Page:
The purpose of this study was to (1) reexamine academic achievement motivation orientations within the context of instrumental music, and (2) examine relations among achievement motivation orientations, self-concept in instrumental music, and attitude to band in relation to teachers' ratings of performance achievement and effort, and students' grade level, gender, instrument, self-reported practice time, and selected music experience variables. Participants ( N= 300) were band students (Grades 7-12) in four school districts. Data were gathered concerning students' (a) motivation orientations (mastery, intrinsic, individual, cooperative, ego, competitive, approach success, avoid failure), self-concept, and commitment to band; (b) instrument, grade level and gender, practice time per week, and experience in private lessons, solo festival, and all-county band; and (c) performance achievement and effort as rated by their teachers. Results indicated that ratings of performance and effort were most strongly correlated with self-concept and intrinsic motivation, respectively. Practice time was most strongly correlated with intrinsic motivation. Factor analysis revealed three factors of motivation: Learning/Task Orientation, Performance/Ego Orientation, and Individual Orientation. The factors essentially replicated those found in a general academic achievement setting. Learning/Task Orientation was positively correlated with practice time, ratings of performance and effort, solo festival and private-lesson experience, and grade level. Performance/Ego Orientation was negatively correlated with grade level and solo festival ratings. Individual Orientation scores were positively correlated with ratings of performance and effort and solo festival ratings. Differences by gender and instrument group were nonsignificant.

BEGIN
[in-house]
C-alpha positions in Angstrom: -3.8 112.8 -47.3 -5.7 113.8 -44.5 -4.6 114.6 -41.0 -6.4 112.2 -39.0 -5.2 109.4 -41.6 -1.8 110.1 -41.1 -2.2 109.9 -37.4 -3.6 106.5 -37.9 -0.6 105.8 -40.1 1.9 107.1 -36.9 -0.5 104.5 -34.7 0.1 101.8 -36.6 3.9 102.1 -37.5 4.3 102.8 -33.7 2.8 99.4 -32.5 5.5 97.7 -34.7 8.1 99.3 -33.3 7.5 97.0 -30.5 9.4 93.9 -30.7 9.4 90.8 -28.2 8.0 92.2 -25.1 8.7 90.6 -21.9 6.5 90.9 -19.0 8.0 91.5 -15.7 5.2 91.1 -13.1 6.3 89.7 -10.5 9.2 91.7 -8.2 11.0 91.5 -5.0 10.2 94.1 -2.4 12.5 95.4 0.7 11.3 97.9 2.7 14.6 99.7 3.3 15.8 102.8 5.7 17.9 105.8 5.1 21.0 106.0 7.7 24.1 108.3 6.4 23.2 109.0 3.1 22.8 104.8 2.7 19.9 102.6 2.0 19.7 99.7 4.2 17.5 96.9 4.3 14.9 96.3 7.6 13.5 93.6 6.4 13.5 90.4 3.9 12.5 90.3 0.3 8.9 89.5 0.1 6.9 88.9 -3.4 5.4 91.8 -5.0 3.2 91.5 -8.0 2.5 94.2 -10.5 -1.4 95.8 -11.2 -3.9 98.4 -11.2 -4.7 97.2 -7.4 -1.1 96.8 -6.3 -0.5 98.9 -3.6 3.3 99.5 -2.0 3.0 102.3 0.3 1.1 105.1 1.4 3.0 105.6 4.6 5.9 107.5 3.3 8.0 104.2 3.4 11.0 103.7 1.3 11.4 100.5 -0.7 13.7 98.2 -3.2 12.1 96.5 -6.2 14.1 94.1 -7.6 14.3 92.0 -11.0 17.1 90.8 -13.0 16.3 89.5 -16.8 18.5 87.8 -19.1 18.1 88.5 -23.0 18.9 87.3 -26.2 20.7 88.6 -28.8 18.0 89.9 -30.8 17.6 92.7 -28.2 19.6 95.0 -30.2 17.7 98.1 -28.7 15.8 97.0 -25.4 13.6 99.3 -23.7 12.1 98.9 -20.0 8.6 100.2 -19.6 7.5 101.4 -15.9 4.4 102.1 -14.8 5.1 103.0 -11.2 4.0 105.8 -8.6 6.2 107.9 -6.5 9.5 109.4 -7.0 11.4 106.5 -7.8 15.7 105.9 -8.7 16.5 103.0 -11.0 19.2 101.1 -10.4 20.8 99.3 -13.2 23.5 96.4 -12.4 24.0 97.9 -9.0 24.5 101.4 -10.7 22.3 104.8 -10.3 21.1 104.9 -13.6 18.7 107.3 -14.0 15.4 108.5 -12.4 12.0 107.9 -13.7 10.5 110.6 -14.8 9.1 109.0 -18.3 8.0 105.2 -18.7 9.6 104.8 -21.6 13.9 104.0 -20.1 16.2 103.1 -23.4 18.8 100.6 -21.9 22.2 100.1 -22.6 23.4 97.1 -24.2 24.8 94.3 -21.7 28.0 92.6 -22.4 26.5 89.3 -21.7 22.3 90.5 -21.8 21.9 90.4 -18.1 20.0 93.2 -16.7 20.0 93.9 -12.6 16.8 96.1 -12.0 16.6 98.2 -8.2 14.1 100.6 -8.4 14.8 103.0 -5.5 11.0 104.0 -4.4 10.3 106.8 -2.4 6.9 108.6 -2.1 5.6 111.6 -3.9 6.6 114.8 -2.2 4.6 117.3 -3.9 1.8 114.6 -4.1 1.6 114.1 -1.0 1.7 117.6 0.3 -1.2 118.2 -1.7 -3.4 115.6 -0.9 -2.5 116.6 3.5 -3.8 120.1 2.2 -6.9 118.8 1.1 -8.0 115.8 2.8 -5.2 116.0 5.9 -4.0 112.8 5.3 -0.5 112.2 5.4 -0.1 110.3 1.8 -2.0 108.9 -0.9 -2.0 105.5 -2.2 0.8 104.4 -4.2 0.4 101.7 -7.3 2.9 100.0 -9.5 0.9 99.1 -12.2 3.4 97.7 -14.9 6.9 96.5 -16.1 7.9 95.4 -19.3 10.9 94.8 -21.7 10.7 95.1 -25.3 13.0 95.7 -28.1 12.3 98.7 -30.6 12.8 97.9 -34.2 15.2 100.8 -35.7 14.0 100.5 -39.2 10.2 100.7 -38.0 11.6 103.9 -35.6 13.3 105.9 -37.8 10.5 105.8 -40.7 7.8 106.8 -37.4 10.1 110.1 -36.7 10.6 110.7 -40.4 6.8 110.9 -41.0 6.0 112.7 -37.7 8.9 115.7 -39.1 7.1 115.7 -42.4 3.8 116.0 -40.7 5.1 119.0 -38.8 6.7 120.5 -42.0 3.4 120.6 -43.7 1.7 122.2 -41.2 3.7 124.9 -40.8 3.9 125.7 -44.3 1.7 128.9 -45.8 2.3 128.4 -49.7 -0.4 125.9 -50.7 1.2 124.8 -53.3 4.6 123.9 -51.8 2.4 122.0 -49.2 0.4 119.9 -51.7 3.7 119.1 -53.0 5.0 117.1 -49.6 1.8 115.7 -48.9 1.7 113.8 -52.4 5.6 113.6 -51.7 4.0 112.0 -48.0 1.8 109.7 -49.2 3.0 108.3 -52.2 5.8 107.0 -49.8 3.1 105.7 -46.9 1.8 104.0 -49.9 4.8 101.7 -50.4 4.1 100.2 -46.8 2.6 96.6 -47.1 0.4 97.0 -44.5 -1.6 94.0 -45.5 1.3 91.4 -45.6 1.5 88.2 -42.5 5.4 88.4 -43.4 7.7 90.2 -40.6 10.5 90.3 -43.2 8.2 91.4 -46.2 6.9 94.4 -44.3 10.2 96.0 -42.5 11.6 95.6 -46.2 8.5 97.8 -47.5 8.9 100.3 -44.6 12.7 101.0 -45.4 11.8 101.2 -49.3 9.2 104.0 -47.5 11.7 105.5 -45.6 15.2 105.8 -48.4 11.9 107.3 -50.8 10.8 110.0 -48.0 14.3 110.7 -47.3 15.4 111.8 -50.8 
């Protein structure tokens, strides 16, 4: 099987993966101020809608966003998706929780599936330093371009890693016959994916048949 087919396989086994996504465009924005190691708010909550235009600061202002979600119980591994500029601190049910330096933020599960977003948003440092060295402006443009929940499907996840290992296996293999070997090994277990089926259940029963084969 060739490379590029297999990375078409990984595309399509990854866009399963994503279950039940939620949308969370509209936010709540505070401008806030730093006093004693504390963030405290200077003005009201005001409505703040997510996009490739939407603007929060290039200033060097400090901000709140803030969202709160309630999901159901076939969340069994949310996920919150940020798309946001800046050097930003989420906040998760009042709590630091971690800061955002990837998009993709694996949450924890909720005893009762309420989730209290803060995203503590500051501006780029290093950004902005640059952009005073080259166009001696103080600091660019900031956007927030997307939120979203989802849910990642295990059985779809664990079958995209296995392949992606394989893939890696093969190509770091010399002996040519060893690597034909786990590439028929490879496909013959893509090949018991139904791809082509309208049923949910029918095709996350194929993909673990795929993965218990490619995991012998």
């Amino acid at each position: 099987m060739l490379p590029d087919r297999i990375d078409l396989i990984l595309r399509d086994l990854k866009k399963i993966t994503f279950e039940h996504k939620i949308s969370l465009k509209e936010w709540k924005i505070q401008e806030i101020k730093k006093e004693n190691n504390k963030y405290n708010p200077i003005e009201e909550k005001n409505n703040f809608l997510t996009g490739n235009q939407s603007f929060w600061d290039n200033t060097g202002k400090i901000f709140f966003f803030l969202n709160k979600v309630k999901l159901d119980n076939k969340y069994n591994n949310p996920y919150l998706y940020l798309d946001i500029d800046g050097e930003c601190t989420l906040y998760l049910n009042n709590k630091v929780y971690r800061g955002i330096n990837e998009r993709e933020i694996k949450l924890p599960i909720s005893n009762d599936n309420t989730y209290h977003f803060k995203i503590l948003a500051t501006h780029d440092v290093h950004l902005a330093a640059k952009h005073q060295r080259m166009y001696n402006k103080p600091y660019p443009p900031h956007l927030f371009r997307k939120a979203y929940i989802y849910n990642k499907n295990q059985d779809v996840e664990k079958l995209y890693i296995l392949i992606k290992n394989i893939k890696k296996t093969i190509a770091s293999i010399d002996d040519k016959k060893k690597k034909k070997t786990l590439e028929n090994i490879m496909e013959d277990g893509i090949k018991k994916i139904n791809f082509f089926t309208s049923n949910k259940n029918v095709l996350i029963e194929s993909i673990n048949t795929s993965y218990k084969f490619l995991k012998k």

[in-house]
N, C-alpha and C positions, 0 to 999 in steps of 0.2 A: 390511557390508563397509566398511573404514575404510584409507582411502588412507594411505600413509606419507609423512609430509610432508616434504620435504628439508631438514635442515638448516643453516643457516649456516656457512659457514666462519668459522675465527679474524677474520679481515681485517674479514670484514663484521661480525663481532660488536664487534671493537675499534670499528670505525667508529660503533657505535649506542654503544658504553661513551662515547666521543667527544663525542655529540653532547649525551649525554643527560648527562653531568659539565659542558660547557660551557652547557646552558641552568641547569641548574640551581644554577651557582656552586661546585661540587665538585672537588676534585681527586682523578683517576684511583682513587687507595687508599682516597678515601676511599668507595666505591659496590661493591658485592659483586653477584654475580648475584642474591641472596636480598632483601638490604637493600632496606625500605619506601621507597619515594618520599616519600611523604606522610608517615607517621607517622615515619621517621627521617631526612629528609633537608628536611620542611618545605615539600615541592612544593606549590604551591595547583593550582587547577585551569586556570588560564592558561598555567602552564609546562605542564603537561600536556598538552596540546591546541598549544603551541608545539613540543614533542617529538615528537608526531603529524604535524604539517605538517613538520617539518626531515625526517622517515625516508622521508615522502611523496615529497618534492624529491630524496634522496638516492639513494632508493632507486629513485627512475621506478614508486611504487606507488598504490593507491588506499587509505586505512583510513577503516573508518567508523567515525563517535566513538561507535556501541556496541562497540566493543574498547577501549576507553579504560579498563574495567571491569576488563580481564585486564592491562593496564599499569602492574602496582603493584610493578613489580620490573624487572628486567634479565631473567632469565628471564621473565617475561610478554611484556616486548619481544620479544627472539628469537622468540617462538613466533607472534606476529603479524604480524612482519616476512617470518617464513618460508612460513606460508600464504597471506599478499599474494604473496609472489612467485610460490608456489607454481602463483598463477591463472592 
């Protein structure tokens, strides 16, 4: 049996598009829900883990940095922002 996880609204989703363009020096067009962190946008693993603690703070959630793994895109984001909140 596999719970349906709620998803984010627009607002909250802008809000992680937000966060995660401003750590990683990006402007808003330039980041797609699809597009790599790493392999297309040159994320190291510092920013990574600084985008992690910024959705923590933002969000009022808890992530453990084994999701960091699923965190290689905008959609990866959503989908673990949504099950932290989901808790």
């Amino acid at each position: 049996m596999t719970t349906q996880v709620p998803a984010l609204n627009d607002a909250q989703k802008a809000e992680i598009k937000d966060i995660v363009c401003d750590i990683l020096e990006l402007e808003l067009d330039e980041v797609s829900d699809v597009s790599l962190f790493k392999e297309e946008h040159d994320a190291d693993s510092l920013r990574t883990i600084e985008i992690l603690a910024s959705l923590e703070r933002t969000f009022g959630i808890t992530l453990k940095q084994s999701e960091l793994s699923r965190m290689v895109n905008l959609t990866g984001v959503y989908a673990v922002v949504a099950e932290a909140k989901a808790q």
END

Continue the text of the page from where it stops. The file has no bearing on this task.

October 11, 2004
March 20, 2005.
The effects of music aptitude, sex, handedness, eyedness, and footedness on music achievement and executive skills of elementary instrumental music students was explored. Handedness was defined for the present study as the observed preferred hand used for a specific set of familiar tasks; eyedness refers to sighting dominance; and footedness was defined as the observed foot preferred to perform selected familiar tasks. A five-way multivariate analysis (2×2×3×2×3) was employed to analyze the data. No conclusive evidence was found to show that combinations of eye and limb dominance, sex differences, and music aptitude variables affect music achievement or executive skill variables. Only music aptitude levels when considered alone strongly affected tonal, rhythmic, and performance achievement
Table 1 shows a synthesis of the findings of this study. Correlations for the hypotheses significant beyond the .05 level are listed along with the direction of correlation and the type of statistical test used. A summary of the findings and conclusions of the study are listed below: 1. There was a positive significant relationship between self-concept of music teaching ability and achievement in student teaching. 2. Significant changes occurred during the student teaching experience for the IAV and the SCMTA, but not for the EPPS or the IPAT. 3. Changes occurring during the student teaching experience for the IAV, SCMTA, and EPPS were not significantly related to achievement; but those who achieved higher in music student teaching indicated significantly less anxiety than those who achieved lower. 4. Music student teachers with a high self-concept were dependent, conforming, and gregarious. 5. There were high correlations between anxiety and adjustmentthe more well-adjusted subjects indicated less anxiety. 6. Subjects in the experimental group were significantly higher than the normal population in self-concept, deference, and order; they were significantly lower in affiliation, intraception, and anxiety. 7. High achievers in music student teaching indicated a high need for deference, order, and affiliation; they indicated a low need for autonomy. There was no difference between high and low achievers for anxiety level.